California court can't grab Pavlovich
Matthew Pavlovich, the Texas resident who like, thousands of other people,
published DeCSS online, can't be forced to stand trial in California, the
California Supreme Court has decided.
DeCSS is a free, open source DVD-descrambling DeCSS app that allows you to
play DVDs without technological restrictions, such as region codes and
forcing you to watch movie commercials.
Now Pavlovich won't have to defend a trade secret lawsuit simply because he
knew his publication could cause "general effects" on the motion picture and
technology industries in California, ruled the court, at the same time
laying out clear jurisdiction rules for claims arising from publishing
information on the Net.
The decision is part of a larger legal struggle over Net publication of
DeCSS in 1999.
Norway's Jon Johansen, a member of MoRE (the Masters of Reverse Engineering)
who made DeCSS DVD for the Linux system, originally published it in October
Not long after, Hollywood's Motion Picture Association of America (MPAA)
contacted the ěKOKRIM - Norway's economic crime unit - demanding a criminal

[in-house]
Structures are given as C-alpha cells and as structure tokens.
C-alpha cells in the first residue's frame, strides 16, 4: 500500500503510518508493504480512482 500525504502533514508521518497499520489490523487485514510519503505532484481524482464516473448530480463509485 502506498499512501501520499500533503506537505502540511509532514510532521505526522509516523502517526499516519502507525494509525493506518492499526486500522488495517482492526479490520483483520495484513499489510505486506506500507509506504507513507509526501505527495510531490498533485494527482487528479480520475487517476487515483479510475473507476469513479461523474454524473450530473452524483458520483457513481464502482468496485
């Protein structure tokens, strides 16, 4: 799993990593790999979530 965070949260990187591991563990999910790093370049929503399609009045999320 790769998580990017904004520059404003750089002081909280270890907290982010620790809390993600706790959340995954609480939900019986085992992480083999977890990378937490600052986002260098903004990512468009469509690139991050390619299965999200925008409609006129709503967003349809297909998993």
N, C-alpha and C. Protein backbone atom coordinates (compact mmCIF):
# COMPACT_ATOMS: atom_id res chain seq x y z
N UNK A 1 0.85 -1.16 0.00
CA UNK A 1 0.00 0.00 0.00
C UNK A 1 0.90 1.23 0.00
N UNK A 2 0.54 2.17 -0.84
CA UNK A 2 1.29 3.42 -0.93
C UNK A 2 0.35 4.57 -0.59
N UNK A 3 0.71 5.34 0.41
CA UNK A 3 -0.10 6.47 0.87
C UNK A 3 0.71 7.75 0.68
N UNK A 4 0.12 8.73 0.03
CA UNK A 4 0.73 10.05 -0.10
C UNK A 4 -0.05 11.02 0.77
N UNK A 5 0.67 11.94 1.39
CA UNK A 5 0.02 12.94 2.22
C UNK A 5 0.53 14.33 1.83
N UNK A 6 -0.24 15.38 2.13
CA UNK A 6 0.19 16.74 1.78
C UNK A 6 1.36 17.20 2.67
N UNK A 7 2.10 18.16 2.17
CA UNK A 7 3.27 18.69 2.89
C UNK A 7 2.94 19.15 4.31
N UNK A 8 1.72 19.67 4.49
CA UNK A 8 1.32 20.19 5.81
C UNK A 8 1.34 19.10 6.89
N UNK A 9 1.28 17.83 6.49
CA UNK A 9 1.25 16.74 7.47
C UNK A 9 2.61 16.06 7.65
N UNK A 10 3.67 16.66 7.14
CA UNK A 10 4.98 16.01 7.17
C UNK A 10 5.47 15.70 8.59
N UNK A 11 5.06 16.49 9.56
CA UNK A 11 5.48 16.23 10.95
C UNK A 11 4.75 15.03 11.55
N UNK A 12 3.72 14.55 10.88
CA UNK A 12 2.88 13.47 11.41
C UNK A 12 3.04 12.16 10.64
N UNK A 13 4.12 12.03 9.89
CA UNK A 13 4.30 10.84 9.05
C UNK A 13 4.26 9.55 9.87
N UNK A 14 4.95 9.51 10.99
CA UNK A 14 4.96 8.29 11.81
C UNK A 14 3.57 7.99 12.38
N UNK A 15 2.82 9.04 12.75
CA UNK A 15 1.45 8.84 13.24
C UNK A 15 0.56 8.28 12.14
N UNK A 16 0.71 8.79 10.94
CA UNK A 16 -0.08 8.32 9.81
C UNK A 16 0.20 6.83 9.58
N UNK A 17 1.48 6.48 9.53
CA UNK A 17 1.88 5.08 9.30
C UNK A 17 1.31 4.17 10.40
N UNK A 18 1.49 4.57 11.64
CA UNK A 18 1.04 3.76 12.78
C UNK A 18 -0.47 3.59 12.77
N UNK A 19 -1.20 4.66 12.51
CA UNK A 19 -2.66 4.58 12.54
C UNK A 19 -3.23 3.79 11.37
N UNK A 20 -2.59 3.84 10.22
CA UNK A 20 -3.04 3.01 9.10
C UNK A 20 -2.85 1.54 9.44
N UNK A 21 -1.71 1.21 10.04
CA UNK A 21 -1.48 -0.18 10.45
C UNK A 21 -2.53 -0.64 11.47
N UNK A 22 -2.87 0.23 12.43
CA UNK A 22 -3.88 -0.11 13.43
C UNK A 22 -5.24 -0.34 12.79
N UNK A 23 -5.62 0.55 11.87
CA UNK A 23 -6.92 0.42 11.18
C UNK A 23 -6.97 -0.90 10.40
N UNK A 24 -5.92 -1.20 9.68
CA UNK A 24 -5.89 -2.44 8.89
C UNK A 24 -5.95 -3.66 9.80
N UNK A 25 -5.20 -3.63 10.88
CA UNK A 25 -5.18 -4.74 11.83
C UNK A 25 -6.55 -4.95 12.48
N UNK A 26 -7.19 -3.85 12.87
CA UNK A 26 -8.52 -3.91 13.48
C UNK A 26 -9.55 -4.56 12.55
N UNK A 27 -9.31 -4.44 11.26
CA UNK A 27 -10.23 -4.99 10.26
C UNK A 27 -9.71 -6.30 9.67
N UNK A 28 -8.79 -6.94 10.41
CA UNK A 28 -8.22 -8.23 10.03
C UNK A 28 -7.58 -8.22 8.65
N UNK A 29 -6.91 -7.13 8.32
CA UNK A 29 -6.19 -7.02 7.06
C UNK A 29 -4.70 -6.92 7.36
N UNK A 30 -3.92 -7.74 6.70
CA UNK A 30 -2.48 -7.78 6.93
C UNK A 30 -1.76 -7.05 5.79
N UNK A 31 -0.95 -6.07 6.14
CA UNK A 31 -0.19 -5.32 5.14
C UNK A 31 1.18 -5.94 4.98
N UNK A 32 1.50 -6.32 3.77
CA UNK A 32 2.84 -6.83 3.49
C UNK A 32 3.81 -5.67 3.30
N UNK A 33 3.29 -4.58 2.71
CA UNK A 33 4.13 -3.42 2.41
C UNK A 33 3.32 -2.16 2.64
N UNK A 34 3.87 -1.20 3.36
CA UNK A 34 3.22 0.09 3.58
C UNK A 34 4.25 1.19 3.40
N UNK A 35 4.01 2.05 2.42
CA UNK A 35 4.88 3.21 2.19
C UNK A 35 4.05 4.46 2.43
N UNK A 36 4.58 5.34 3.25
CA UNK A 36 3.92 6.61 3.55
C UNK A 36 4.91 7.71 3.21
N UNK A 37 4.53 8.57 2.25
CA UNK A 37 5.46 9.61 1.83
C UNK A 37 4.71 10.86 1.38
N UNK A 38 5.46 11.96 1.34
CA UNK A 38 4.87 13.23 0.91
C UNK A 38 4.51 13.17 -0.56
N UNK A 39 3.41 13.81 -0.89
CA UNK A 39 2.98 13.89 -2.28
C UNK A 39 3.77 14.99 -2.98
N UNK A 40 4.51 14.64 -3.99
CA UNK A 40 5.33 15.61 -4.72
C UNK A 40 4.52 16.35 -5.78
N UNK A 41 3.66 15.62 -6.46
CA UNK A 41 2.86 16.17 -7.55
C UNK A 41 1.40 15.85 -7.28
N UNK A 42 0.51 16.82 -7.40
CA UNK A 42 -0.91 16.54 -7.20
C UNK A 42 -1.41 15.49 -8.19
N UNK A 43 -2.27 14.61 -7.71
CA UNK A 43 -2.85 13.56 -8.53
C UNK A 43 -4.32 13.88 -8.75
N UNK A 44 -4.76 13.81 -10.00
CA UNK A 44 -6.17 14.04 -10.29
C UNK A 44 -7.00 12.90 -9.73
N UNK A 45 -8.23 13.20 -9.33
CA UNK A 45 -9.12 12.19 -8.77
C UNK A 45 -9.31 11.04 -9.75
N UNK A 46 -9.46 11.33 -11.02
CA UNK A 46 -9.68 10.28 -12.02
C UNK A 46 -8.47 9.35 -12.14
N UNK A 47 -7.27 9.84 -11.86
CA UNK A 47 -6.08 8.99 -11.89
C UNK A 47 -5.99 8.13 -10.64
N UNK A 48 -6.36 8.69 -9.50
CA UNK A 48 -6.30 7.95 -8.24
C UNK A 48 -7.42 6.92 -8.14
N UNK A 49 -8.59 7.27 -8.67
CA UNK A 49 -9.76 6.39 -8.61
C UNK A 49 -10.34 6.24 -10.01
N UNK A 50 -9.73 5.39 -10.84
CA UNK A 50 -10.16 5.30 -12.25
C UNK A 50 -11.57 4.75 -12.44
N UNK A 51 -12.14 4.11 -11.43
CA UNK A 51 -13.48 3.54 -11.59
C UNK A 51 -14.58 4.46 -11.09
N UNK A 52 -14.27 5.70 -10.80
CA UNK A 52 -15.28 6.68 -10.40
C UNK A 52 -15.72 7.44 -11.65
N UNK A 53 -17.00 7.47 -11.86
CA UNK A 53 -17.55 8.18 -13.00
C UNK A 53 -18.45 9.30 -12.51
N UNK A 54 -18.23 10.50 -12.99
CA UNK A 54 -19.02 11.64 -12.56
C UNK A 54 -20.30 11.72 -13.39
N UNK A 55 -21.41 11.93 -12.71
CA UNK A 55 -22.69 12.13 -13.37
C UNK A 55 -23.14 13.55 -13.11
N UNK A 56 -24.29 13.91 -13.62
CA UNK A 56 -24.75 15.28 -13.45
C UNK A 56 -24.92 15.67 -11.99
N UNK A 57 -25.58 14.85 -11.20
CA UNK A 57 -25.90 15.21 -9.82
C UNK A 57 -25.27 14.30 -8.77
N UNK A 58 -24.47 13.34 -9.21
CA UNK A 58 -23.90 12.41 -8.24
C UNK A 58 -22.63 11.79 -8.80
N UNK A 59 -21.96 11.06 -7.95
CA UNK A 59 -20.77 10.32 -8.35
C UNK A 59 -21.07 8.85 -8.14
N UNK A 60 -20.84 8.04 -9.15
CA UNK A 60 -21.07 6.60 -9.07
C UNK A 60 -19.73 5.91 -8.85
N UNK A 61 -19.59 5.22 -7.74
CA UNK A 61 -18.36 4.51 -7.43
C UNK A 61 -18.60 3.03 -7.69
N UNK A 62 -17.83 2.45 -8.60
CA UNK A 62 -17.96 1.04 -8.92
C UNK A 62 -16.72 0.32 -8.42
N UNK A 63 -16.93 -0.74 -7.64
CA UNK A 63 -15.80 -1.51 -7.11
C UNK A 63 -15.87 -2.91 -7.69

investigation into Jon and his father, Per, who owned the system on which
the DeCSS software was posted.
For two years, nothing happened. Then the Norwegian government apparently
caved in to Hollywood pressure and Jon now faces criminal charges levelled
by ØKOKRIM. The MPAA's attempt to also have Jon charged with contributory
copyright infringement failed.
Ironically, Jon won Norway's prestigious "Karoline Prize," awarded every
year to a Norwegian high school student with excellent grades who makes a
significant contribution to society outside of school, for his DeCSS
The MPAA's DVD CCA, the sole licensing entity for a DVD-scrambling
technology called CSS, sued hundreds of named and unnamed individuals and
entities in the case on December 27, 1999.
Attorney Allon Levy represented of Pavlovich pro bono with help from the
Electronic Frontier Foundation (EFF).
"This decision clearly puts to rest the notion that you can drag someone
into California court simply because he should have known that a web
publication could harm Hollywood," says EFF Legal Director Cindy Cohn.
The court made the point that without reasonable rules for court
jurisdiction in Net cases, "plaintiffs connected to the auto industry could
sue any defendant in Michigan, plaintiffs connected to the financial
industry could sue any defendant in New York and plaintiffs connected to the
potato industry could sue any defendant in Idaho."
A number of other defendants, all but one located outside California, are
also affected by the decision.
The appeal of the preliminary injunction against Andrew Bunner, the only
Californian named in the case, is awaiting an argument date before the
California Supreme Court.